1. Parable of the wheat and tares:

      “Let both grow together until the harvest, and at the time of harvest I will say to the reapers, "First gather together the tares and bind them in bundles to burn them, but gather the wheat into my barn. . . . Therefore as the tares are gathered and burned in the fire, so it will be at the end of this age. The Son of Man will send out His angels, and they will gather out of His kingdom all things that offend, and those who practice lawlessness, and will cast them into the furnace of fire. There will be wailing and gnashing of teeth. Then the righteous will shine forth as the sun in the kingdom of their Father. He who has ears to hear, let him hear!” (Matthew 13:43)

    2. Parable of the dragnet:

      “Again, the kingdom of heaven is like a dragnet that was cast into the sea and gathered some of every kind, which, when it was full, they drew to shore; and they sat down and gathered the good into vessels, but threw the bad away. So it will be at the end of the age. The angels will come forth, separate the wicked from among the just, and cast them into the furnace of fire. There will be wailing and gnashing of teeth.” (Matthew 13:47-50)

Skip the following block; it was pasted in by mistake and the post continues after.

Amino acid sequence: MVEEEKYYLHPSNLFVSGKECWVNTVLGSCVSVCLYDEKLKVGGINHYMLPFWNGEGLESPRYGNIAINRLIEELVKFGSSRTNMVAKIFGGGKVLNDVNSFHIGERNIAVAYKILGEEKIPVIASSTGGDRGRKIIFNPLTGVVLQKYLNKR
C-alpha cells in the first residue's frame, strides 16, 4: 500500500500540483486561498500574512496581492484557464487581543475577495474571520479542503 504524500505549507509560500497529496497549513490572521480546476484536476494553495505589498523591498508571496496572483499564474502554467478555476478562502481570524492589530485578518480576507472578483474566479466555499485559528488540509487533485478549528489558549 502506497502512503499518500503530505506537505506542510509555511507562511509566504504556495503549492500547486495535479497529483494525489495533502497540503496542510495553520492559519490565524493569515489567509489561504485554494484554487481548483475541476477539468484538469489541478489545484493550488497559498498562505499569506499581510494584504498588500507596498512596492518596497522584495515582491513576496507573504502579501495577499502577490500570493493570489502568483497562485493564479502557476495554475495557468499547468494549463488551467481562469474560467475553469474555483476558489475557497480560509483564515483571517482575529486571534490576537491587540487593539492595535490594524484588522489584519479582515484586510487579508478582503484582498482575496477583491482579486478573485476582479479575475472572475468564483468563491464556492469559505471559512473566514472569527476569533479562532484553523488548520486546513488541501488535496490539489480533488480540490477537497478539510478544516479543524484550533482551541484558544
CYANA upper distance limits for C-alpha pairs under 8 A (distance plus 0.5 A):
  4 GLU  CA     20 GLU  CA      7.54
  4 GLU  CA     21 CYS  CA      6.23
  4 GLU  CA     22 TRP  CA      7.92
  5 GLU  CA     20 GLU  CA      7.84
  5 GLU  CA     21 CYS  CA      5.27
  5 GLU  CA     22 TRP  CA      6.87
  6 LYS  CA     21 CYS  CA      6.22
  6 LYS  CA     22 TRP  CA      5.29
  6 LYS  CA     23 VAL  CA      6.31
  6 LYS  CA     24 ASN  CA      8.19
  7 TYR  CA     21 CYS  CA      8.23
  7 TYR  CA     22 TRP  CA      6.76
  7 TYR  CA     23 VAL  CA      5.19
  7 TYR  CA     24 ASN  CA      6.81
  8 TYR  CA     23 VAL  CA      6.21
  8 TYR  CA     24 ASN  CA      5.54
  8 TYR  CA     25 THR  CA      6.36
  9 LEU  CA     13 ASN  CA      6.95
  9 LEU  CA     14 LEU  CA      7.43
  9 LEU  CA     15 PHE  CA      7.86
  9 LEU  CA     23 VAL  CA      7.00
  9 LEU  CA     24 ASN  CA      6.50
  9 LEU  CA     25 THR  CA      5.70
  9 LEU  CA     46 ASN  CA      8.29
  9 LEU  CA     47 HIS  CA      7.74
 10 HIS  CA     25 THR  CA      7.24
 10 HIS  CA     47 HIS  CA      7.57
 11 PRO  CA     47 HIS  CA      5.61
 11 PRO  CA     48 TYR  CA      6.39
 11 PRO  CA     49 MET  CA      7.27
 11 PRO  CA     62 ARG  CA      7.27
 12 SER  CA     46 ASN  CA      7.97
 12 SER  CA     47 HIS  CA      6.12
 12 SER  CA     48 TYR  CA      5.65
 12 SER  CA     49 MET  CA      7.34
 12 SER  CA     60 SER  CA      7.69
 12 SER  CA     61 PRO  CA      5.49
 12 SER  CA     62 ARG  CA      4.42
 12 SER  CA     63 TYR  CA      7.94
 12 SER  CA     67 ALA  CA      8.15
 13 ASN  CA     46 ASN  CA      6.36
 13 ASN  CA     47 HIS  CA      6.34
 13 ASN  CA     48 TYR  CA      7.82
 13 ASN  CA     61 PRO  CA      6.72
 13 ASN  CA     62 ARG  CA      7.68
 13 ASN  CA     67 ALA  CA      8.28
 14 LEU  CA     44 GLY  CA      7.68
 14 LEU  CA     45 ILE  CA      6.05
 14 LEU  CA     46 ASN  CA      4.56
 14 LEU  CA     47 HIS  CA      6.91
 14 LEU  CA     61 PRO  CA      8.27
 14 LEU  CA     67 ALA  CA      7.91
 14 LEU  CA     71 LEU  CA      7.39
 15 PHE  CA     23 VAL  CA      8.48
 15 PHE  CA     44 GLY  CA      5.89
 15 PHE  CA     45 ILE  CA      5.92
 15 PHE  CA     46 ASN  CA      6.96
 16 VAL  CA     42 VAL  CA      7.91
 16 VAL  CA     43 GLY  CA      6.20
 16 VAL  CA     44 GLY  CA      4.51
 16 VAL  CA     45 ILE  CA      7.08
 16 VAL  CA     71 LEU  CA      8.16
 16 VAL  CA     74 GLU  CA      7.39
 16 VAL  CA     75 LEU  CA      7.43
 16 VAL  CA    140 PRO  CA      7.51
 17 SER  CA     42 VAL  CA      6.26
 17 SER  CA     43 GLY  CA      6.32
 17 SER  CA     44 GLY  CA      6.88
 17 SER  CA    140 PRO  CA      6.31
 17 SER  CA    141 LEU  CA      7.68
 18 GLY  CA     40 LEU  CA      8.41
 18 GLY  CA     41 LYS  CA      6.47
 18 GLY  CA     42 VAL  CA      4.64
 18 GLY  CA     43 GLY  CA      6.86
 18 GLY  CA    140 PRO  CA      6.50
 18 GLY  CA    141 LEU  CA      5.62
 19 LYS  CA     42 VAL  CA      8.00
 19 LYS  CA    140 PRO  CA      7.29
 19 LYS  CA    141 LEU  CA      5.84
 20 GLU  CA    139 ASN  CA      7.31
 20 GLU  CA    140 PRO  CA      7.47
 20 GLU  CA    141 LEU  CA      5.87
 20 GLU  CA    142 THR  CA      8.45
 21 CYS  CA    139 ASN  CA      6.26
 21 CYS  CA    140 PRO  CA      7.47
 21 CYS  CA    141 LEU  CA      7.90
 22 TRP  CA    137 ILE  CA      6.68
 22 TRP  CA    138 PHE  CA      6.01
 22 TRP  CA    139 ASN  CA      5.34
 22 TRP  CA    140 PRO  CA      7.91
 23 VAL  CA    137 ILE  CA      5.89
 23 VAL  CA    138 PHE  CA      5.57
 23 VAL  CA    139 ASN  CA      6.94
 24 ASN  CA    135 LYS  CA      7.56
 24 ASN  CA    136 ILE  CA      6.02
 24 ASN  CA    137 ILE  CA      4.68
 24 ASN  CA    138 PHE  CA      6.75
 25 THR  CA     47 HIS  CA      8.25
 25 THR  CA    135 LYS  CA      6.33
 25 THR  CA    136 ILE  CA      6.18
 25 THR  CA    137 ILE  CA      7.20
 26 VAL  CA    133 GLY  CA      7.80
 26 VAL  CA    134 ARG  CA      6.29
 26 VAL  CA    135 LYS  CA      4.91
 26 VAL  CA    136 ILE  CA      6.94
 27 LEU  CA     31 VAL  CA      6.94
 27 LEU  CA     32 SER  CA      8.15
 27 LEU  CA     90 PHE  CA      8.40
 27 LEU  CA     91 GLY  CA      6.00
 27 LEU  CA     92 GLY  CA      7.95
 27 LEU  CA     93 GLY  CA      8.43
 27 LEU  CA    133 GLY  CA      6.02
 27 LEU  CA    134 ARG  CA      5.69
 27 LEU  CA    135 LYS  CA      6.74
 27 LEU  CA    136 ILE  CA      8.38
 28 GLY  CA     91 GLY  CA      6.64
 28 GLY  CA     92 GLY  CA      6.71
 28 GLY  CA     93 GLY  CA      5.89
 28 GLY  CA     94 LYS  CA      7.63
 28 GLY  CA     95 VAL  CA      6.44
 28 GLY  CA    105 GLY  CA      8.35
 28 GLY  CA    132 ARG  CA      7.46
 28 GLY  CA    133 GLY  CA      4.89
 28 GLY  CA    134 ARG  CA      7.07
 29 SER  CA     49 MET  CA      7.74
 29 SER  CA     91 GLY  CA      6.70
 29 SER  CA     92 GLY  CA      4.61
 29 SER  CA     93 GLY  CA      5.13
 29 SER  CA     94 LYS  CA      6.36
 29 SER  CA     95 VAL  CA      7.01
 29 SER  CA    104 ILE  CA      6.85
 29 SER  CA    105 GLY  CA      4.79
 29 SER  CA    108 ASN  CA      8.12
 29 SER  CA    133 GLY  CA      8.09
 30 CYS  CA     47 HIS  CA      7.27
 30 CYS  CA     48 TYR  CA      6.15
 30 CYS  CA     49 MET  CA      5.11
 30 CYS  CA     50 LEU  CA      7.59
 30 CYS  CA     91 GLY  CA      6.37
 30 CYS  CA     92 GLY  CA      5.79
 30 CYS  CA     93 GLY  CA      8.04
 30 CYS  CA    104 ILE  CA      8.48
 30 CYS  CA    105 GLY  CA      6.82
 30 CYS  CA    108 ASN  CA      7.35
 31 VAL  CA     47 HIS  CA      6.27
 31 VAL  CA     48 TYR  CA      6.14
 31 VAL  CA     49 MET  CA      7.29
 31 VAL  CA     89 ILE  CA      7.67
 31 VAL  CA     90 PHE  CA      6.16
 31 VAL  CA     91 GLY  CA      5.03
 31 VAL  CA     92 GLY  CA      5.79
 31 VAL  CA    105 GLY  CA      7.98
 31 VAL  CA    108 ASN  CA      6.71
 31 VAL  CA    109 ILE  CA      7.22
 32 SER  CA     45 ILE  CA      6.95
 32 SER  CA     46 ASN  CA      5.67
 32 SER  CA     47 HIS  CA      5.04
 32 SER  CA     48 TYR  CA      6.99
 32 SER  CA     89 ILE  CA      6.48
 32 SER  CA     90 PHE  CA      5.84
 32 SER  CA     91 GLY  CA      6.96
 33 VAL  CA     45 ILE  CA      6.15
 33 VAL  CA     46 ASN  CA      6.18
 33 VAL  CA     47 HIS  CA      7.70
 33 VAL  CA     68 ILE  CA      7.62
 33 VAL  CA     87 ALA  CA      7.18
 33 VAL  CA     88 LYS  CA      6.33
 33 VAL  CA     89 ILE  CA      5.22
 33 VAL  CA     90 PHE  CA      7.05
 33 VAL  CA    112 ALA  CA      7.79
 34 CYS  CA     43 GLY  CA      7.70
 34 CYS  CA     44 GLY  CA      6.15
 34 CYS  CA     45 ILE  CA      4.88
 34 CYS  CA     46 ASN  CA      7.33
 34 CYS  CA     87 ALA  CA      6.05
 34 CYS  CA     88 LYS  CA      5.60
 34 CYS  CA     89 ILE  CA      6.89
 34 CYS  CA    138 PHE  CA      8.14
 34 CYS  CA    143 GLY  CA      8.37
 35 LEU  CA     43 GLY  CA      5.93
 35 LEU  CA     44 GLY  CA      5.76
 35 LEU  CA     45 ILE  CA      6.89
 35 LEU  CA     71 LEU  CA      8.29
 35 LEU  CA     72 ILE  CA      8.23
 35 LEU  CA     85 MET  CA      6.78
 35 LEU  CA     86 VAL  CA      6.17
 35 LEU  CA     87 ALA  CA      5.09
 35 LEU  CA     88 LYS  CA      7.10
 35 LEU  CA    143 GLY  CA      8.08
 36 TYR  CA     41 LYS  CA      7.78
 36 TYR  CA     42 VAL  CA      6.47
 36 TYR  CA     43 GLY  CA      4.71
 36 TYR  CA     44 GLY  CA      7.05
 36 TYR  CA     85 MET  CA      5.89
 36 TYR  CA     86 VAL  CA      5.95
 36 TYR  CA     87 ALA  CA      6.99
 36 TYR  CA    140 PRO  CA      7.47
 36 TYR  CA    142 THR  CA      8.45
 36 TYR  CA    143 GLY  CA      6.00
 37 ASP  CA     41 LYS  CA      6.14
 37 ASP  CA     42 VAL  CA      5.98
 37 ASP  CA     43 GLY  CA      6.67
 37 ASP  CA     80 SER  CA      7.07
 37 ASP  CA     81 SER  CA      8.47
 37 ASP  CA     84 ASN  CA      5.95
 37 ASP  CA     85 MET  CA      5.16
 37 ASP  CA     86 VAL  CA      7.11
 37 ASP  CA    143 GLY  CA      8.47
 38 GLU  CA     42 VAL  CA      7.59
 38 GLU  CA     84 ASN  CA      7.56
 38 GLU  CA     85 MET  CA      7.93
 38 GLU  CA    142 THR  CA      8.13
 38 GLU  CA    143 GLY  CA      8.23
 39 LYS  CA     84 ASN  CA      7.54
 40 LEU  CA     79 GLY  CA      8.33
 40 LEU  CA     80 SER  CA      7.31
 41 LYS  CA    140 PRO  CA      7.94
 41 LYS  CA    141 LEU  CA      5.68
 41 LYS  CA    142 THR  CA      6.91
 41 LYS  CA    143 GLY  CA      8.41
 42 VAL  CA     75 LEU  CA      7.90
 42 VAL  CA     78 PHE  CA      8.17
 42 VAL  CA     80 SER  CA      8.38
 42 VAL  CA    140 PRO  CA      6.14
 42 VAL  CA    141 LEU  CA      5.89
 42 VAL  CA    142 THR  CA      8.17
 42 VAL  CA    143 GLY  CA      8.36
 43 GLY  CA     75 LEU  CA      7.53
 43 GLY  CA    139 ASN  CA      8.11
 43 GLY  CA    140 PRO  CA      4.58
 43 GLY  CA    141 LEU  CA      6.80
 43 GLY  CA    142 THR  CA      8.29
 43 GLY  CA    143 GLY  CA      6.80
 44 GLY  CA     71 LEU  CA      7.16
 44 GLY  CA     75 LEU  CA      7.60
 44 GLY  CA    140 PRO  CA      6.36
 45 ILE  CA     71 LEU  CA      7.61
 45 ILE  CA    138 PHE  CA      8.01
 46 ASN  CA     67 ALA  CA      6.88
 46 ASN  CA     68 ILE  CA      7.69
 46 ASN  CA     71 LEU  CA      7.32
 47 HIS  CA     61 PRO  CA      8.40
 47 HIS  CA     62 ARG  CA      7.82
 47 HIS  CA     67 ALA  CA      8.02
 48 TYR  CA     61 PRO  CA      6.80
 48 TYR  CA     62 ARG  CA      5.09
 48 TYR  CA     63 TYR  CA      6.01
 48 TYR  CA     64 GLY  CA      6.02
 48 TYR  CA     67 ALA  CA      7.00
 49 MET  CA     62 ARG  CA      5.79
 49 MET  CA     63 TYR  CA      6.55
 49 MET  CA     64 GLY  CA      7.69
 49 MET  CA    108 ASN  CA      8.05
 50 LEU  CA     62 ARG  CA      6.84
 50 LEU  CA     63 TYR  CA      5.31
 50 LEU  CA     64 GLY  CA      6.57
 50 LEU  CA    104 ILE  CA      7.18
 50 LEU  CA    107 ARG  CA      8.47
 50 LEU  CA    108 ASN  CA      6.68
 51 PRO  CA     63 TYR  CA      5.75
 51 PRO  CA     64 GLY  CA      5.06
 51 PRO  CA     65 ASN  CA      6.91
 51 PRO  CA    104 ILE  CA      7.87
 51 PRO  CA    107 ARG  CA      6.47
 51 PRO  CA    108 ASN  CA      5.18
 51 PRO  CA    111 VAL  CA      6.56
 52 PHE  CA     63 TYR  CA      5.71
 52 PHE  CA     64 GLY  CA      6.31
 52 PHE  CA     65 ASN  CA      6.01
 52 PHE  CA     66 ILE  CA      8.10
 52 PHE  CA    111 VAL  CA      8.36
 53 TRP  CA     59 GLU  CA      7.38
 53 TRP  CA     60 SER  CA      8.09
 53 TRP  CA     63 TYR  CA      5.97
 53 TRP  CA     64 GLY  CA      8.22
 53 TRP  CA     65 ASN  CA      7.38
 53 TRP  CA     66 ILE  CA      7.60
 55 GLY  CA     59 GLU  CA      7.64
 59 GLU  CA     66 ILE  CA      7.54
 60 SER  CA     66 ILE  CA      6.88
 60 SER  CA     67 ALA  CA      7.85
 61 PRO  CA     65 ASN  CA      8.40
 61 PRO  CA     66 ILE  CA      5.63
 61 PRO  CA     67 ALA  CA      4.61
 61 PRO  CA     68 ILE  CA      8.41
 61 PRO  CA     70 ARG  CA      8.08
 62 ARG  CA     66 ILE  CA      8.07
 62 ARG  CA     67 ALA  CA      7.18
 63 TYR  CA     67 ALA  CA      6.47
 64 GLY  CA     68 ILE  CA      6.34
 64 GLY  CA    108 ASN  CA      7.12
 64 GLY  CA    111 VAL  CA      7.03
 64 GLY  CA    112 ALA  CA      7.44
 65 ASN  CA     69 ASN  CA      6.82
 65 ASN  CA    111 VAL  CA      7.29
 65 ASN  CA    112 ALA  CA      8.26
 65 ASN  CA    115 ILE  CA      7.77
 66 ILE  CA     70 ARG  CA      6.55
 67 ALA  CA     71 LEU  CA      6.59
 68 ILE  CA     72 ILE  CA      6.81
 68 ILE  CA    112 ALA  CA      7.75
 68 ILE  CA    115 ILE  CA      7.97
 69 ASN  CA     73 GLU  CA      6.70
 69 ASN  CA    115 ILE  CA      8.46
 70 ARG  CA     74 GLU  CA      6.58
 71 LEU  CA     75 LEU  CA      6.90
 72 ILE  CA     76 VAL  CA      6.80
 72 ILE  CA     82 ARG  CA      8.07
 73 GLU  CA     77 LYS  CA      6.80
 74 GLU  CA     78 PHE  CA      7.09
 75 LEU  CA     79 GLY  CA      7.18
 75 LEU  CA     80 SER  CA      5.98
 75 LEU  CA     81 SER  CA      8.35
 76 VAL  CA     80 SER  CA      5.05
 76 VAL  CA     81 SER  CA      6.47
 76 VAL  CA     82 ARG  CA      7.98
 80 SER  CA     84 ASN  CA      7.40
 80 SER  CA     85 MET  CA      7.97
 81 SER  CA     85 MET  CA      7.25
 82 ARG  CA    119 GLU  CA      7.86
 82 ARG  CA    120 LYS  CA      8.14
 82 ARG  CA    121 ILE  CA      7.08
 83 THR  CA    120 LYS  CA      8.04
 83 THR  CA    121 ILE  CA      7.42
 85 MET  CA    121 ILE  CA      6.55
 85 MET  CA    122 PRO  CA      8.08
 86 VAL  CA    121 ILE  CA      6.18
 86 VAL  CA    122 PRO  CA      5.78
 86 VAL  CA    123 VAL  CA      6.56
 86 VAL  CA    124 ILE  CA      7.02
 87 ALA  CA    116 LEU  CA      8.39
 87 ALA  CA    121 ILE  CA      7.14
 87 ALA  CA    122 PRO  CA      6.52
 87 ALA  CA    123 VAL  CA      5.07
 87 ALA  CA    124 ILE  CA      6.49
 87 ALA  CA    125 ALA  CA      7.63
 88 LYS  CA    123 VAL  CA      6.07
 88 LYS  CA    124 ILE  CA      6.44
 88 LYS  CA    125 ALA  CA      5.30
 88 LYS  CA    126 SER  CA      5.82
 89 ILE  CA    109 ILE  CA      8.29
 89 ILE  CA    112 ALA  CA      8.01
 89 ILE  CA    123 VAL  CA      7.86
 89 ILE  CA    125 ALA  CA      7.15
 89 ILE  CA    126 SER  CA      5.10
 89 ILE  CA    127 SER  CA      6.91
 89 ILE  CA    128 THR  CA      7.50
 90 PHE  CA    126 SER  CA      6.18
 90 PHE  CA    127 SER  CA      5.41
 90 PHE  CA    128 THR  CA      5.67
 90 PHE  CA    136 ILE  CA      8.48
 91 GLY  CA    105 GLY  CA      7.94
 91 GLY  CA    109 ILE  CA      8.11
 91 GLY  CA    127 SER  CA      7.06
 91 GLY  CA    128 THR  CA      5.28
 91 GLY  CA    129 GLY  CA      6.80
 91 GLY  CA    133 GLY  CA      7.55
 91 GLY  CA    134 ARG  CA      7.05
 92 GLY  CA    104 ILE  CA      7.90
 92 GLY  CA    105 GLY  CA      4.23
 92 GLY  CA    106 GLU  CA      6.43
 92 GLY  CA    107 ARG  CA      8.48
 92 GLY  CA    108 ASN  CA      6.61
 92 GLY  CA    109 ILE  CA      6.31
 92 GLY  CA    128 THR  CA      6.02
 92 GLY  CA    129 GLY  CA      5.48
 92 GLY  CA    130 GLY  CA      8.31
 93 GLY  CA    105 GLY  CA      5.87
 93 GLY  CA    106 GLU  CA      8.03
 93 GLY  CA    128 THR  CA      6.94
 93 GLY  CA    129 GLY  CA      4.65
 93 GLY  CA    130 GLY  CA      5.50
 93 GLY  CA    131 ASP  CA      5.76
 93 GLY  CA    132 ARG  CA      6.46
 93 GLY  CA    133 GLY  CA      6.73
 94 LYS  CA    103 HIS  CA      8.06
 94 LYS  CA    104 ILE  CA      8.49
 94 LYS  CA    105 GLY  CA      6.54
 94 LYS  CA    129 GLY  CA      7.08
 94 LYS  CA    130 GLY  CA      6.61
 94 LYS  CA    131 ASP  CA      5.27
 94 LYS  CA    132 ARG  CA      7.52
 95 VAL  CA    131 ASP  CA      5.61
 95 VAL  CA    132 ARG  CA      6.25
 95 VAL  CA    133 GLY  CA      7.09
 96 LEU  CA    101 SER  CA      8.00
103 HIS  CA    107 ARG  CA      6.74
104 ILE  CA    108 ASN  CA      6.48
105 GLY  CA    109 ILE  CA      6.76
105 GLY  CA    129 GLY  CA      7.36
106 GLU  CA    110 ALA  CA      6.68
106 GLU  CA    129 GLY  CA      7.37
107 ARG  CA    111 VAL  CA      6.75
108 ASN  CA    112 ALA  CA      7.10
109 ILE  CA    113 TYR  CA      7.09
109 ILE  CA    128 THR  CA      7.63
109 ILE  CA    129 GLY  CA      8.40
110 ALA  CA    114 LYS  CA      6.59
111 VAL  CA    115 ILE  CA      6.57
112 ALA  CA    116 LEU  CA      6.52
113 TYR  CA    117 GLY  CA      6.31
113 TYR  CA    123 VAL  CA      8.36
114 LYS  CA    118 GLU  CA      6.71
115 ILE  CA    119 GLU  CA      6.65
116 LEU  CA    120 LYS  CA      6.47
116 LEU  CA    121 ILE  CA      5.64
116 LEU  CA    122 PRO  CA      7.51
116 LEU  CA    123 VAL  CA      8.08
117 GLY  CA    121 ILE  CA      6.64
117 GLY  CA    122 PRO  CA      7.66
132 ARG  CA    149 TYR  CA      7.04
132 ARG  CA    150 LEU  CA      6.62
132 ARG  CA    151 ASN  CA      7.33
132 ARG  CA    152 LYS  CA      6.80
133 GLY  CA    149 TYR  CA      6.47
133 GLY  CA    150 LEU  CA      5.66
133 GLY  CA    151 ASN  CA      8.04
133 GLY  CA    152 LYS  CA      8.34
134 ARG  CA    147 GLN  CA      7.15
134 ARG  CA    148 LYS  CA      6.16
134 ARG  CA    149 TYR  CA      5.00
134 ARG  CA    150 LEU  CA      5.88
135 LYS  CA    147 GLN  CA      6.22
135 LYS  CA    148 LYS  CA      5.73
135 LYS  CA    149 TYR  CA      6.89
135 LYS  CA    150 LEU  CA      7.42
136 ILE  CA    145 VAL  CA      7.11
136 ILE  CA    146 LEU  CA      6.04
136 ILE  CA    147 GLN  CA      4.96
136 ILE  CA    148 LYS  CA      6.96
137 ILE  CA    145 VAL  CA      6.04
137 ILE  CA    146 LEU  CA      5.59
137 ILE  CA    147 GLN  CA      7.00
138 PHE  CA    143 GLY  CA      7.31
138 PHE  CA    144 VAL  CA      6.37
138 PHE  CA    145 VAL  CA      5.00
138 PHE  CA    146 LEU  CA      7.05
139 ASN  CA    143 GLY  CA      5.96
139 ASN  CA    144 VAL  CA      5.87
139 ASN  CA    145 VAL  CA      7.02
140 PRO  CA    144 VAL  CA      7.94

2. Consistent with the previous warnings in Matthew 24 and 25 → the wicked removed.

  3. To Populate the millennial kingdom to follow: “. . . inherit the kingdom prepared for you . . .” (Mat. 25:34)

  4. So that the Kingdom begins with 100% believers: both the nations and Jews.

  5. To fulfill the promise of Jesus, “Blessed are the meek, For they [and only they] shall inherit the earth.” (Matthew 5:5)

What are the major things we've learned in our time in Matthew 24 and 25?

  1. The problems and dangers which have characterized history past (include world wars) will be eclipsed by the convulsion which attends the time immediately prior to Jesus’ return.